Small countries with a high population mật độ trùng lặp từ khóa increase in size in this cartogram relative lớn the world maps we are used lớn – look at Bangladesh, Taiwan, or the Netherlands. Large countries with a small population shrink in size – look for Canada, Mongolia, nước Australia, or Russia.

You can find more details on this cartogram in our article about it:

What you should know about this data
  • This map is based on the United Nation’s 2017 World Population Prospects report. Our interactive charts show population data from the most recent UN revision. This means there may be minor differences between the figures shown on the map and the latest estimates in our other charts.
Population cartogram world

The world population has increased rapidly over the last few centuries

The tốc độ of global population growth over the last few centuries has been staggering. For most of human history, the world population was well under one million.1

As recently as 12,000 years ago, there were only 4 million people worldwide.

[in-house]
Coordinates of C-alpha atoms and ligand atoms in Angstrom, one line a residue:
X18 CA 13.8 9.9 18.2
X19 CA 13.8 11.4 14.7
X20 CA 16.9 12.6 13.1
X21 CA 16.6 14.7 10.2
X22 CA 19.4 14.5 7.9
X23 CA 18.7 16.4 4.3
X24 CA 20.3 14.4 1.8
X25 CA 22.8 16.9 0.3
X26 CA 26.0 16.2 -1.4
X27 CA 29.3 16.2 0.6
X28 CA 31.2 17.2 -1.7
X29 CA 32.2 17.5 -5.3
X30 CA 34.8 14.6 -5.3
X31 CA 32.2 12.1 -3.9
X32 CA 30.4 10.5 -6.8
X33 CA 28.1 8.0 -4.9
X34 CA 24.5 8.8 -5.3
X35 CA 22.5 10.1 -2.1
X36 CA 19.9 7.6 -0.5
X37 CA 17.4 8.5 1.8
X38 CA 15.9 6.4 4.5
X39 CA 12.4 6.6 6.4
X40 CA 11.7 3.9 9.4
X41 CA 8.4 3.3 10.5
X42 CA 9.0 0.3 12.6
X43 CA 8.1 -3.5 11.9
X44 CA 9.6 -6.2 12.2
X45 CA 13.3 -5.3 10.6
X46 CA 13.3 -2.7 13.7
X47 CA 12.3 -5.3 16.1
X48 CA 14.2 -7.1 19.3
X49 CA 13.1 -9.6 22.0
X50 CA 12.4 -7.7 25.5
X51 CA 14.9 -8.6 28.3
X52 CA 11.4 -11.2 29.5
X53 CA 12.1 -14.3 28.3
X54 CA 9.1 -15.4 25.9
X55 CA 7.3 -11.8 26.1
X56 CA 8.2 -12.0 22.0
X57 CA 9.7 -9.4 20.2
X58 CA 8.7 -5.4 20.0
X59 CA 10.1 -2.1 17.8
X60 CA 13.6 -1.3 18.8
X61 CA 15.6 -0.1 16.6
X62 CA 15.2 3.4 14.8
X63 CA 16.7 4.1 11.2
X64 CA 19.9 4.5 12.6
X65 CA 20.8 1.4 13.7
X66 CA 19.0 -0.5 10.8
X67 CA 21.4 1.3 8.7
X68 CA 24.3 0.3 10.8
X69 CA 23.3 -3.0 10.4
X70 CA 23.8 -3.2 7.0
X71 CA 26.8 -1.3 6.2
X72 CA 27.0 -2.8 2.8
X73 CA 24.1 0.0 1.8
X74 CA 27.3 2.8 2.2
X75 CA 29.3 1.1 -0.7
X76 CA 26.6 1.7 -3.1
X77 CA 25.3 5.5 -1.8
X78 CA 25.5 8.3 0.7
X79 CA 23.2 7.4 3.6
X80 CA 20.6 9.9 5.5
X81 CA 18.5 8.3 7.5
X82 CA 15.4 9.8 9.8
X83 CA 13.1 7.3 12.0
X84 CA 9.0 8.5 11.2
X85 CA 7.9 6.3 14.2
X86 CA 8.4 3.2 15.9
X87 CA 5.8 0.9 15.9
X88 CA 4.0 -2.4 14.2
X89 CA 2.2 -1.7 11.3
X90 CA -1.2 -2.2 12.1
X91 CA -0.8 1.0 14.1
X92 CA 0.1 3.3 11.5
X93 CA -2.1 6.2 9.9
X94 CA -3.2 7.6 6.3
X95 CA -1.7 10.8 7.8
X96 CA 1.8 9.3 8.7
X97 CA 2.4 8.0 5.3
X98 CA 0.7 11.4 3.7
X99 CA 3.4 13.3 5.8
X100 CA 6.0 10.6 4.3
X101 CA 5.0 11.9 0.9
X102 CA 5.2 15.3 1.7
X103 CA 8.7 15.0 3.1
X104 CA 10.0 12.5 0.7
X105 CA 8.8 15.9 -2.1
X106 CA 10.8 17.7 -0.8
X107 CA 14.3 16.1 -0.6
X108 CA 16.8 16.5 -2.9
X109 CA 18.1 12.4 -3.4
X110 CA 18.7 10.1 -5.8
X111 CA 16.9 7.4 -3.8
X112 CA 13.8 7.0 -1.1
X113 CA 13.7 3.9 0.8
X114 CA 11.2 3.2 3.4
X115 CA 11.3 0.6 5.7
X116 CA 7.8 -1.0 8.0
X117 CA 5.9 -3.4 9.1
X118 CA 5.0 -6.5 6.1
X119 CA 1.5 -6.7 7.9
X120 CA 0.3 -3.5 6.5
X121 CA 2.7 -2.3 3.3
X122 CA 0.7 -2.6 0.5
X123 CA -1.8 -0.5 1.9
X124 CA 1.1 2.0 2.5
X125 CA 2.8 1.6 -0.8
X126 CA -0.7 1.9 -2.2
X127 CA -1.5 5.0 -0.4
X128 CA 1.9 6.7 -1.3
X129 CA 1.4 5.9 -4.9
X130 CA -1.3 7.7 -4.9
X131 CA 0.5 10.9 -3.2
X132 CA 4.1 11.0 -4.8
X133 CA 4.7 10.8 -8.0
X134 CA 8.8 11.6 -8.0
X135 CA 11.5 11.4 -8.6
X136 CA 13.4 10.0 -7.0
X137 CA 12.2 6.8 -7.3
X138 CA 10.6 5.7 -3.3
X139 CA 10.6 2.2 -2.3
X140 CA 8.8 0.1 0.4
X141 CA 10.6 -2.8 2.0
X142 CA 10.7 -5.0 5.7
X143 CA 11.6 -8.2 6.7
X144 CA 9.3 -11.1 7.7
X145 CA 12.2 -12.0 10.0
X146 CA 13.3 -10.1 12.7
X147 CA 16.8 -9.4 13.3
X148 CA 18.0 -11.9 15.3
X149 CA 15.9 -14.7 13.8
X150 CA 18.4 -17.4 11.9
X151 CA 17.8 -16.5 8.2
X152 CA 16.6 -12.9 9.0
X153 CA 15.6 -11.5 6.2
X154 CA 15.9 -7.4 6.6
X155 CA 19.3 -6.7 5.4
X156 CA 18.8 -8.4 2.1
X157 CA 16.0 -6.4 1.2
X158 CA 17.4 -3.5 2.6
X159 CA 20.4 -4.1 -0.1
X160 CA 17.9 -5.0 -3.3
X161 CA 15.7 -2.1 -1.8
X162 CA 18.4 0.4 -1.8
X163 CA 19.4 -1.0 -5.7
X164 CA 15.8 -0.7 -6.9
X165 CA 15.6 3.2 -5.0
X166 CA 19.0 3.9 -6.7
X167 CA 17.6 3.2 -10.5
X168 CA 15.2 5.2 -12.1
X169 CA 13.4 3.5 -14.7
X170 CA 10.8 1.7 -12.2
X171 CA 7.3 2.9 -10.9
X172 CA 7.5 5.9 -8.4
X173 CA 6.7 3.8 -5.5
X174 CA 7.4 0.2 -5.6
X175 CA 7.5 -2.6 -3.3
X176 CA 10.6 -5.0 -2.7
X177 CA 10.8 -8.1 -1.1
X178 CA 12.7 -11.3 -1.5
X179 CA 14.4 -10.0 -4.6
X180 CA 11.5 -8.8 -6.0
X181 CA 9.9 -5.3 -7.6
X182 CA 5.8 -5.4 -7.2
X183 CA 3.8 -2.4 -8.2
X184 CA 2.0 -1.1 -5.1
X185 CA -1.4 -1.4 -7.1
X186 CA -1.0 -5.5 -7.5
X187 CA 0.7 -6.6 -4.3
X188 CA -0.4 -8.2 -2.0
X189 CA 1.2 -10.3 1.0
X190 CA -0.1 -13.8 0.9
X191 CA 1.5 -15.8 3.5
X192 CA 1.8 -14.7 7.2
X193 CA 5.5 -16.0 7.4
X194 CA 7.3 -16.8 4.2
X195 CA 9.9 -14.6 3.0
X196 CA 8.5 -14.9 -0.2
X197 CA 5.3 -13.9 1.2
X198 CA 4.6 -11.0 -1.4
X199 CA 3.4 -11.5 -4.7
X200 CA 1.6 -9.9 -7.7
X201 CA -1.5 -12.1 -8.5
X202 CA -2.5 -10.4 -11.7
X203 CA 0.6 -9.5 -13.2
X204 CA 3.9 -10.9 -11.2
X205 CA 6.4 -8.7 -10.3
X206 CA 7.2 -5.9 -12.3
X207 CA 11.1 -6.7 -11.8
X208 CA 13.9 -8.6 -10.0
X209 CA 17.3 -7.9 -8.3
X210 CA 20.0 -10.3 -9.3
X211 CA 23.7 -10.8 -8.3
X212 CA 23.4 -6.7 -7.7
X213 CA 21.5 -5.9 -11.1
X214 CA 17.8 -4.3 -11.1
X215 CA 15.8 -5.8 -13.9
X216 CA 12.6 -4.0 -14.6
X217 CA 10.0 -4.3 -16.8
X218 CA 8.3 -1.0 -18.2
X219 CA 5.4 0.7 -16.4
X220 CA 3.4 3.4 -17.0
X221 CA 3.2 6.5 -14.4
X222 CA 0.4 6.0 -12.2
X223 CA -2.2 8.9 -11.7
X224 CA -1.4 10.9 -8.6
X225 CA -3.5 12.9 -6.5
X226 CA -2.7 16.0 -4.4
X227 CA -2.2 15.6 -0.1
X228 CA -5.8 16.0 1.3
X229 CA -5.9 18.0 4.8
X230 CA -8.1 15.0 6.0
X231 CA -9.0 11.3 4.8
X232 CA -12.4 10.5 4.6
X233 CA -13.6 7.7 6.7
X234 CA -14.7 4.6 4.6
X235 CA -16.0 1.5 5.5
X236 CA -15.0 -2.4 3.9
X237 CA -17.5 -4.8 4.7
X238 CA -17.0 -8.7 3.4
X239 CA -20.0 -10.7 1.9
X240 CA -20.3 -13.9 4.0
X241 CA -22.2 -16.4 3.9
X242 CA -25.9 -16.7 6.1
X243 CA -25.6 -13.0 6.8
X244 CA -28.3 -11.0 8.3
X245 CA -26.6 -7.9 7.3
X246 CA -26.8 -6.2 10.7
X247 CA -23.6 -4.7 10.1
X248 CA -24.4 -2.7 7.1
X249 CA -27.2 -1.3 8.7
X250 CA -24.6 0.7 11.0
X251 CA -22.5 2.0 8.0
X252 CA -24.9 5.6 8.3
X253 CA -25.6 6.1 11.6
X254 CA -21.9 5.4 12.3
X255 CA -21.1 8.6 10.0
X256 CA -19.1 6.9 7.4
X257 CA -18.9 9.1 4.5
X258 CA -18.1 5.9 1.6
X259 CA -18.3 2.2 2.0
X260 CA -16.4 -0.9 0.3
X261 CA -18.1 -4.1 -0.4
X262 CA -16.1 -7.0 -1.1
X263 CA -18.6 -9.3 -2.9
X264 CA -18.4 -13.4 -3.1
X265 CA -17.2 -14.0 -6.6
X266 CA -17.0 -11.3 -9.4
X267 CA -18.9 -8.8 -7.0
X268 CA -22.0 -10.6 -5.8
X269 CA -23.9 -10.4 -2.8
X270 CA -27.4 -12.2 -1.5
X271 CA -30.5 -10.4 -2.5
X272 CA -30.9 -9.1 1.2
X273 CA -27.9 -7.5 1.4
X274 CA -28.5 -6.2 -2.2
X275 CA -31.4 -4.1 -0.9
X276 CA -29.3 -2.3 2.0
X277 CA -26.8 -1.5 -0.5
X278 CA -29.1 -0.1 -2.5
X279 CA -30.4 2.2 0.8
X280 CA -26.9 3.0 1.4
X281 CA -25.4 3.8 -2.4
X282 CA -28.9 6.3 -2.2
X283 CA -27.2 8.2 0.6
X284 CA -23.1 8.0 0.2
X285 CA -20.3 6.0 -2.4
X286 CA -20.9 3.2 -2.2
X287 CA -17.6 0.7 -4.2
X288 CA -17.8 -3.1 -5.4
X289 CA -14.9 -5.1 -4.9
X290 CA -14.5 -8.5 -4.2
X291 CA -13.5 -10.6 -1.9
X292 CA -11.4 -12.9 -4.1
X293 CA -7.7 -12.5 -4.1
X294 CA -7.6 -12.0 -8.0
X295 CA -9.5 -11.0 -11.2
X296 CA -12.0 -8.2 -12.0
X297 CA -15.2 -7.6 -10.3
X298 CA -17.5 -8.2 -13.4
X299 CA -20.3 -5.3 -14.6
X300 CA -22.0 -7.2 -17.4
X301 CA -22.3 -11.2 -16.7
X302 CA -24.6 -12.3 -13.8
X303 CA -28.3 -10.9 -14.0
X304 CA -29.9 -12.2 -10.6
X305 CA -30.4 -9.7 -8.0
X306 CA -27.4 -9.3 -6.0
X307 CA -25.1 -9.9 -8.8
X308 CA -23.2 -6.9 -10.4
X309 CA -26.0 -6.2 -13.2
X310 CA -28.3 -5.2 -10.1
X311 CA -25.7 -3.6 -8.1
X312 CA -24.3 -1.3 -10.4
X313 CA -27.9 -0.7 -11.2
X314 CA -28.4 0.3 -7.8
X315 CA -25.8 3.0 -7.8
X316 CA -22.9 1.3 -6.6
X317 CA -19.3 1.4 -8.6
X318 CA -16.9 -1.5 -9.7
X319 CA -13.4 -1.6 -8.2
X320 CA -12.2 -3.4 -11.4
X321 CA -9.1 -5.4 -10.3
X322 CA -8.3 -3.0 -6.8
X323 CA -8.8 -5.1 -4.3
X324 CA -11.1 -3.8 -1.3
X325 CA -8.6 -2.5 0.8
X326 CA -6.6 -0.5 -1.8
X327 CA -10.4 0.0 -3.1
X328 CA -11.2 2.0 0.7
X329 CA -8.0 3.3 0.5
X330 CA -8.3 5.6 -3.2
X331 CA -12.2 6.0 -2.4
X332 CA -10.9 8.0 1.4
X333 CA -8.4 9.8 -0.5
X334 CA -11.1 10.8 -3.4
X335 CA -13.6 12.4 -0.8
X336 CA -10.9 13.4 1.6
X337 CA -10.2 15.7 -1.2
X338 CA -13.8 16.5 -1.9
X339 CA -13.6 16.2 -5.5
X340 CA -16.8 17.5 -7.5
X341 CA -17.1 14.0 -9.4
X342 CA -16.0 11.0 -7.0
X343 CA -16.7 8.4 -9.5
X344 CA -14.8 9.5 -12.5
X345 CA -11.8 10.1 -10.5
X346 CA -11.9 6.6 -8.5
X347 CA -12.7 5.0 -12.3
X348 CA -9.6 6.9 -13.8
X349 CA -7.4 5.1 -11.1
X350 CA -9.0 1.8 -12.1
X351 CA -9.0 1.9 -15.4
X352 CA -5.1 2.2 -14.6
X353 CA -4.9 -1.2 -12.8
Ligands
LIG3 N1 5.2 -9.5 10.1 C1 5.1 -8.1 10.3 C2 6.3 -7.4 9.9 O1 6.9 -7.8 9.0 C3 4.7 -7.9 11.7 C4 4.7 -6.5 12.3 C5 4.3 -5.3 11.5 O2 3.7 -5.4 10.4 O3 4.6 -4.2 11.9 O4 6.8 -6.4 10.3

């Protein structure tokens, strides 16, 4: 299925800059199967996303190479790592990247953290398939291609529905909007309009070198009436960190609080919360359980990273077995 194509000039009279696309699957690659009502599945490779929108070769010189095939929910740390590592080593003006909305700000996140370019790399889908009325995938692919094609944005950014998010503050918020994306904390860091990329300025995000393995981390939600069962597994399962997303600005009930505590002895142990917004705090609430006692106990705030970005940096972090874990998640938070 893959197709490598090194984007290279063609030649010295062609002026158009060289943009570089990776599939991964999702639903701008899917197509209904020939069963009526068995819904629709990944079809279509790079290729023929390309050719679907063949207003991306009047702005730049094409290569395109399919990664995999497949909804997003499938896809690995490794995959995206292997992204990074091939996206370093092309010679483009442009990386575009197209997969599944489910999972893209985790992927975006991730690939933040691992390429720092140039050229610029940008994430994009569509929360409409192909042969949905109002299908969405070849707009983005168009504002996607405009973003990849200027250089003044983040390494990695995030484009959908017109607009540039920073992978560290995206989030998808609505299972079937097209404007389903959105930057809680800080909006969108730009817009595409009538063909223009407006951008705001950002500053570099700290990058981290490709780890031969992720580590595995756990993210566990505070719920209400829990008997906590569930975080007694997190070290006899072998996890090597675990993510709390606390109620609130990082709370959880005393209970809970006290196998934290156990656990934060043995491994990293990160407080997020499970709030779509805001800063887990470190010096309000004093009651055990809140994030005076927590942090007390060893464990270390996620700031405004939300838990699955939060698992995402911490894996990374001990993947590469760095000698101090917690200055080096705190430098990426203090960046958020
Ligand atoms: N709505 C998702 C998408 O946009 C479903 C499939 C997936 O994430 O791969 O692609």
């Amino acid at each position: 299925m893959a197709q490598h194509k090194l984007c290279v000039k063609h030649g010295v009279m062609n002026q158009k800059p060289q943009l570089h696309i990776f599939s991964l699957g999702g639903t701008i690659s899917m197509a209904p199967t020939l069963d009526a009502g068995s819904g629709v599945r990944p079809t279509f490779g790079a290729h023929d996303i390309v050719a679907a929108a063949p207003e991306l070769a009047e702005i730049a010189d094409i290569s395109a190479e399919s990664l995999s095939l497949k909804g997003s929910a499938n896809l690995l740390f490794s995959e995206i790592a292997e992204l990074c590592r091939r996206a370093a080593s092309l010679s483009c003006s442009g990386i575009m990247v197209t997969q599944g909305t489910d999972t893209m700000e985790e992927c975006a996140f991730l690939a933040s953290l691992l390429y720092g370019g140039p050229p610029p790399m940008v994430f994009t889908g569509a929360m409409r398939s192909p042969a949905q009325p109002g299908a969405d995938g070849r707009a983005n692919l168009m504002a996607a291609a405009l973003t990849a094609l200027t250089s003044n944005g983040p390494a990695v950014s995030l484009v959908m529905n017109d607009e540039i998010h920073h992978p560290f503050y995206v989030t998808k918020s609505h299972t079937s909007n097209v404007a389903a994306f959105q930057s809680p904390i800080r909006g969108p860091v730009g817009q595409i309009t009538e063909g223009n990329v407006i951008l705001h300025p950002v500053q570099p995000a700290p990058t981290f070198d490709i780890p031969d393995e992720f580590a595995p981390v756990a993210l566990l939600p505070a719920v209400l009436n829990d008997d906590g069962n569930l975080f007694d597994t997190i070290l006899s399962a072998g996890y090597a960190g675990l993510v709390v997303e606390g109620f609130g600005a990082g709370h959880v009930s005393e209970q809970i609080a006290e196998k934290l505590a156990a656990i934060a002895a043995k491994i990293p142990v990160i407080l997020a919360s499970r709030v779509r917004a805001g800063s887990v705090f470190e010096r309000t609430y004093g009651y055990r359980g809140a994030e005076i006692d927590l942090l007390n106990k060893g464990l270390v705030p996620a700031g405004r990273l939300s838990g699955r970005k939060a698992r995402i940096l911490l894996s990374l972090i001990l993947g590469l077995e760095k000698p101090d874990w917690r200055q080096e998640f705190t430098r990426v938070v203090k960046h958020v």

The chart shows the rapid increase in the global population since 1700. 

The one-billion mark wasn’t broken until the early 1800s. It was only a century ago that there were 2 billion people.

Since then, the global population has quadrupled lớn eight billion.

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Around 108 billion people have ever lived on our planet. This means that today’s population size makes up 6.5% of the total number of people ever born.2

This increase has been the result of advances in living conditions and health that reduced death rates – especially in children – and increases in life expectancy.

What you should know about this data